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  • Writer's picturePhil McDonald

Working for free - Should you do it?

Every now and again someone in the local area will organise a charity gig for a good cause. Live music events are always a good way of attracting a crowd and raising some money. It can be anything from a few bands in a local pub to a large open air event at the height of summer spanning a couple of days. But whatever the situation, one question comes up which causes a lot of discussions and sometimes even arguments. As a musician should you play for free? Tricky one. Let's discuss.


Firstly, let's look at the case for doing so. The biggest single factor is the charity angle. The event is trying to raise money for a good cause so paying the musicians means less money for the event. If the charity is something you already support and is close to your heart then by all means offer your services for free. Even if it's not something you would ordinarily donate to you could still play for free as it's good exposure, particularly if it's a big occasion with some bigger name acts further up the bill. With this in mind it makes sense to play for free, you're supporting a great charity and getting some good publicity and probably a few new fans too. A lot of people I know take this approach and I've played a few freebies myself. Some years ago there was a promoter who put on weekly shows for emerging artists and although there was no money involved it was well supported and led on to other things. It's the same with open mic nights. Great publicity and new opportunities. So playing for free? Considering all of the above, absolutely!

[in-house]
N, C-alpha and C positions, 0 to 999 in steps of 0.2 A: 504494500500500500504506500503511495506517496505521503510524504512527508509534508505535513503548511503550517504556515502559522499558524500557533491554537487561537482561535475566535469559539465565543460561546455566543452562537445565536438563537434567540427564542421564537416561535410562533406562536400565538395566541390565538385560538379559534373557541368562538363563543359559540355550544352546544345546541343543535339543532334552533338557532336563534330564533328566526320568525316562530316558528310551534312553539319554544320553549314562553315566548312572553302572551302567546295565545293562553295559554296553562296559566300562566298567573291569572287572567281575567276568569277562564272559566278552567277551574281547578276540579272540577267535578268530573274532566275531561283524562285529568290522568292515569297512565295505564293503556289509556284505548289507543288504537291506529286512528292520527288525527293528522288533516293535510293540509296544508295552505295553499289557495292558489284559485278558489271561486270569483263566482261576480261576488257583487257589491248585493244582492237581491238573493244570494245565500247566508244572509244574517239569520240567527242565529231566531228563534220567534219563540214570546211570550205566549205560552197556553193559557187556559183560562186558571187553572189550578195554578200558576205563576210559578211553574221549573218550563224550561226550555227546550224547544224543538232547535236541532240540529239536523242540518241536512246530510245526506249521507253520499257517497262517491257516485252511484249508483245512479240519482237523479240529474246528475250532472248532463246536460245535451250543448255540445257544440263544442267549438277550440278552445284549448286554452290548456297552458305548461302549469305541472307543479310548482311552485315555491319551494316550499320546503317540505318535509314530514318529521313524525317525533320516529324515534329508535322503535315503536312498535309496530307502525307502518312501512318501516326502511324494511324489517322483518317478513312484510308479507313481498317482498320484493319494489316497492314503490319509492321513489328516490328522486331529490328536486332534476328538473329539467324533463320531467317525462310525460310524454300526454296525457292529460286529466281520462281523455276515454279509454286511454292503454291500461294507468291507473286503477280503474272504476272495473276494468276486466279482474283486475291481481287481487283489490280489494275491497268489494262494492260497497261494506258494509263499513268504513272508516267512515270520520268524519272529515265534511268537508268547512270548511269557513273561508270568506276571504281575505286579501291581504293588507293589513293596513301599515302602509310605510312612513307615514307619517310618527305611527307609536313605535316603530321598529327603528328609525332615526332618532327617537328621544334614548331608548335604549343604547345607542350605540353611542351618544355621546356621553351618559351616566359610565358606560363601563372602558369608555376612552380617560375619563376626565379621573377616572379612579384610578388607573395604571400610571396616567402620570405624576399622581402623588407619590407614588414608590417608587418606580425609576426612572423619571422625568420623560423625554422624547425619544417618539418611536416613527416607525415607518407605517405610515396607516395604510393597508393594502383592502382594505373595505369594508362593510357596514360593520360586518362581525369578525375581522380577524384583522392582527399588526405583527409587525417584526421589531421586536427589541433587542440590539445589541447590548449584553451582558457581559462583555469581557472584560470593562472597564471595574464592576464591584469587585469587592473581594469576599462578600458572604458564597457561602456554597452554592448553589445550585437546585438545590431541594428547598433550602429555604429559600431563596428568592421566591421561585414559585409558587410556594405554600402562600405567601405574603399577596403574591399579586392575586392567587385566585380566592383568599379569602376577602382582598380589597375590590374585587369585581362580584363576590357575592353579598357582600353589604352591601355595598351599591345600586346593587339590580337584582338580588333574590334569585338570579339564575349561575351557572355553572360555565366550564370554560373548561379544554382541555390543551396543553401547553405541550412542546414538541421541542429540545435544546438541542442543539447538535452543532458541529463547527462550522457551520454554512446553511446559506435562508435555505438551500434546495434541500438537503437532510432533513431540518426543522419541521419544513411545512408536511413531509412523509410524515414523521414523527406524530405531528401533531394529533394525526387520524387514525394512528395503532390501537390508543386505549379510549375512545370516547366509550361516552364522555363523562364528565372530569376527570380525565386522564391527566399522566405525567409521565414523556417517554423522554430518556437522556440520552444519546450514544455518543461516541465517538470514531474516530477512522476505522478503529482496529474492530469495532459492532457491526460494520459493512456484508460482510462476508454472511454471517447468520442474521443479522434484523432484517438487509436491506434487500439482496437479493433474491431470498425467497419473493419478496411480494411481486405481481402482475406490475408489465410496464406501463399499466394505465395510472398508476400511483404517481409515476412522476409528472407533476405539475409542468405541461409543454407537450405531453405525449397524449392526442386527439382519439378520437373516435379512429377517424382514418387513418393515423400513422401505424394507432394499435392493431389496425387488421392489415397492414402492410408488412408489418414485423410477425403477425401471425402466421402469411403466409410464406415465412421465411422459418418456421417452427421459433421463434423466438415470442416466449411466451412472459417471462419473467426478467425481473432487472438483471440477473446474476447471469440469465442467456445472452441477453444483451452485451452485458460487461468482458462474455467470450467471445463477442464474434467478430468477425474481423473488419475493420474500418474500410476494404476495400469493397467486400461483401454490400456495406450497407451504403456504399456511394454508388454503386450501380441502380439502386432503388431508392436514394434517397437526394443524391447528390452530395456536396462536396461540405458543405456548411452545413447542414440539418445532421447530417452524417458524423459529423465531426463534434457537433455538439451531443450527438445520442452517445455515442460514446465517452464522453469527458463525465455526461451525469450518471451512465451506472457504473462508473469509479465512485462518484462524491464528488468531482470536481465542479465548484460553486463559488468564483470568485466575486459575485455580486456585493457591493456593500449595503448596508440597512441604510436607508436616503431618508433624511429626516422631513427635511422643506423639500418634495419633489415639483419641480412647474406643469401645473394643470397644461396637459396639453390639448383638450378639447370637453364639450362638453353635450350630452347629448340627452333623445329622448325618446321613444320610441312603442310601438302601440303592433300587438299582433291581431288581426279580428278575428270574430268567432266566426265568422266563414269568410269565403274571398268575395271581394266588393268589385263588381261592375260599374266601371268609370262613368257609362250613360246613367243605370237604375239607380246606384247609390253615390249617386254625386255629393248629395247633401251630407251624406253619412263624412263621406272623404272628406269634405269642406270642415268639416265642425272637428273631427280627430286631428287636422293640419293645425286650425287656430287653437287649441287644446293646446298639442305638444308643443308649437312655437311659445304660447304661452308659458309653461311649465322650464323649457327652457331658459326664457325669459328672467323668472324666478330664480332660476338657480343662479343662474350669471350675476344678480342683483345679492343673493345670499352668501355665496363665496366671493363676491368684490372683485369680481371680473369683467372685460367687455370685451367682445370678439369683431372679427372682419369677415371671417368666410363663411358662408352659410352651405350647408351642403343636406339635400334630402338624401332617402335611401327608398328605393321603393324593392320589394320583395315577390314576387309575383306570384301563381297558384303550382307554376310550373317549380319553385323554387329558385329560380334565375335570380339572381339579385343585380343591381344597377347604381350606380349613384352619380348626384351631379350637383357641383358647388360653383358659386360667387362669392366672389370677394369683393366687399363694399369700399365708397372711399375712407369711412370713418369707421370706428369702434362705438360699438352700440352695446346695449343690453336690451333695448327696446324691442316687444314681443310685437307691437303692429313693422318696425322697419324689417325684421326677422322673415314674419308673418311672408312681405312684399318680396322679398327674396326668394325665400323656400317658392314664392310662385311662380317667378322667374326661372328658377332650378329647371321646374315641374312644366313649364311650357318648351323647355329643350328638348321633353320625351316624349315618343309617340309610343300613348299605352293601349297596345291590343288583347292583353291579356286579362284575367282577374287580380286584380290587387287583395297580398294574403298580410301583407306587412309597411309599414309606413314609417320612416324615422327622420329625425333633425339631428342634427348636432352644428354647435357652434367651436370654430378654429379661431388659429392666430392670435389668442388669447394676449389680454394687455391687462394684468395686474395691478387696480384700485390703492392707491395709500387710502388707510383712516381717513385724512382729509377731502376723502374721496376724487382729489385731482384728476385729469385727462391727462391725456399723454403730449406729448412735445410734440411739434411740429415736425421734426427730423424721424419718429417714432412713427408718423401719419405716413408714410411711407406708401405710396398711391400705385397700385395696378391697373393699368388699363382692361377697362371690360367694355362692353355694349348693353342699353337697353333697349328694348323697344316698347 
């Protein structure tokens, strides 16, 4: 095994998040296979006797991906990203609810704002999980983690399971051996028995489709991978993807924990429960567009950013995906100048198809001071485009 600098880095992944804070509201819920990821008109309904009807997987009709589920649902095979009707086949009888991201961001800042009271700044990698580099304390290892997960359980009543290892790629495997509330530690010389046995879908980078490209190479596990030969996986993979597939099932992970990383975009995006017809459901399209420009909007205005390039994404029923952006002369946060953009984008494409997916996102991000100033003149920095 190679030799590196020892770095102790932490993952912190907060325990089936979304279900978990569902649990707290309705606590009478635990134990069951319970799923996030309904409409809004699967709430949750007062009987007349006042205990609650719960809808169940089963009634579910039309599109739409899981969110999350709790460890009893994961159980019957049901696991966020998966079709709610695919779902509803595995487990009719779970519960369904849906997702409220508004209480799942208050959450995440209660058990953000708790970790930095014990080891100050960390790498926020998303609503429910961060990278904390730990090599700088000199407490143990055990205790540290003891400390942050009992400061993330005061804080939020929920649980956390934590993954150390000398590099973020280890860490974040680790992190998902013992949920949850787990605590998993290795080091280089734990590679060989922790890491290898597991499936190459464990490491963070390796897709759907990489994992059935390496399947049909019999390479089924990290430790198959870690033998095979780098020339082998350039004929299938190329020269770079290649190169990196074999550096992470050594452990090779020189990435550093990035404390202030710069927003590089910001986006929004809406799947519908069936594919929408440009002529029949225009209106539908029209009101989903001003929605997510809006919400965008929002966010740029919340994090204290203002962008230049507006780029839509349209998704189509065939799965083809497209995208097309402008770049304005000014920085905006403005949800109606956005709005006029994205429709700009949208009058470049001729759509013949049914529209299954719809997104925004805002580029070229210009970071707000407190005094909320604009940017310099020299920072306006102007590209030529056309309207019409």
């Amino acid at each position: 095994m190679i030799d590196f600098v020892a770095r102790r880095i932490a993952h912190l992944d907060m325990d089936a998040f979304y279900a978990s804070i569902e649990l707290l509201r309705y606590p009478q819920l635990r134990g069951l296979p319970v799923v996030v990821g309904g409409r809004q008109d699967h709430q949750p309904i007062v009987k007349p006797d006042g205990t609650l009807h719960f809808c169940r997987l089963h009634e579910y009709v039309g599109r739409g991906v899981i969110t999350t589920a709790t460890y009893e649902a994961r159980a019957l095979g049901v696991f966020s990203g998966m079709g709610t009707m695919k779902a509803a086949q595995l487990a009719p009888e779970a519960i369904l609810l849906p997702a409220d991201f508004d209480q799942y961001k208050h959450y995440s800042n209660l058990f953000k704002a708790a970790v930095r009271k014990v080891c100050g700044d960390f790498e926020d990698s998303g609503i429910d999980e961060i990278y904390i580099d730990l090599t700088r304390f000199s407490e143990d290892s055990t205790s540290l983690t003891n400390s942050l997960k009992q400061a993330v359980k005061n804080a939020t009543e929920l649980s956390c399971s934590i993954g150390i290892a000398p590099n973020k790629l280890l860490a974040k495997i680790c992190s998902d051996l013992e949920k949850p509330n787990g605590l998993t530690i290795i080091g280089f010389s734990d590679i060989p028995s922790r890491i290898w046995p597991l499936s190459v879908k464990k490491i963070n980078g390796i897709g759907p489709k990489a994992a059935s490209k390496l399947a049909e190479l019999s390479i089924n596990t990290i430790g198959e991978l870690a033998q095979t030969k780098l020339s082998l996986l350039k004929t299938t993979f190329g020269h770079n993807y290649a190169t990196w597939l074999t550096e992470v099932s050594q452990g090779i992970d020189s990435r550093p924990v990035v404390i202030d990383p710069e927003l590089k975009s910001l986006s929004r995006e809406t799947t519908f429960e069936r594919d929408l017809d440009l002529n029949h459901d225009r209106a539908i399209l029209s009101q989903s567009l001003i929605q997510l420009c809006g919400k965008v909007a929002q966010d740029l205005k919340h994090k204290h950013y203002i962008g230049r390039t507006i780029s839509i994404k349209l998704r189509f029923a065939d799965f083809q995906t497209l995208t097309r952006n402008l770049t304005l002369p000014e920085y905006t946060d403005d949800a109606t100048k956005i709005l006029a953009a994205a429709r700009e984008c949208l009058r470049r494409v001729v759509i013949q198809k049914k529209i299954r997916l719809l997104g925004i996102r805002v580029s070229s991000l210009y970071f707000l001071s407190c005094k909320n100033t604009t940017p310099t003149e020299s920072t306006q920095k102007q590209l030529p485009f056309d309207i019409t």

Hang on, it's not that straightforward. Let's look at the other side of the coin. Going back to the charity gig example, there's a lot more to it than just a bunch of musicians playing some songs. Depending on the size of the event there may well be security, sound engineers, catering staff etc. Are they all giving their time for free? Unlikely. So the argument goes that if other people are being paid, why not the musicians? For some reason, it's thought that artists are happy to give up their time for a good cause and are happy with the publicity. This isn't always the case though, I know of people who won't play for free whatever the circumstances. They're full time musicians earning a living from gigs and won't play for no money when other people are being paid for their services. Fair point. I'm reminded of a joke whereby a pub landlord asks a band to play for free but it will be great exposure for them. The band replies, "Great! our rent is paid in exposures,"


Whichever side of the argument you come down on it's important to remember there's no right and wrong answer here. Do what works for you. Maybe some free work is great when you're starting out but it's not something you want to be doing further down the line. Alternatively, you might always be happy to give your time for free. Do whatever works for you and remember to enjoy it. That's what this is all about right?








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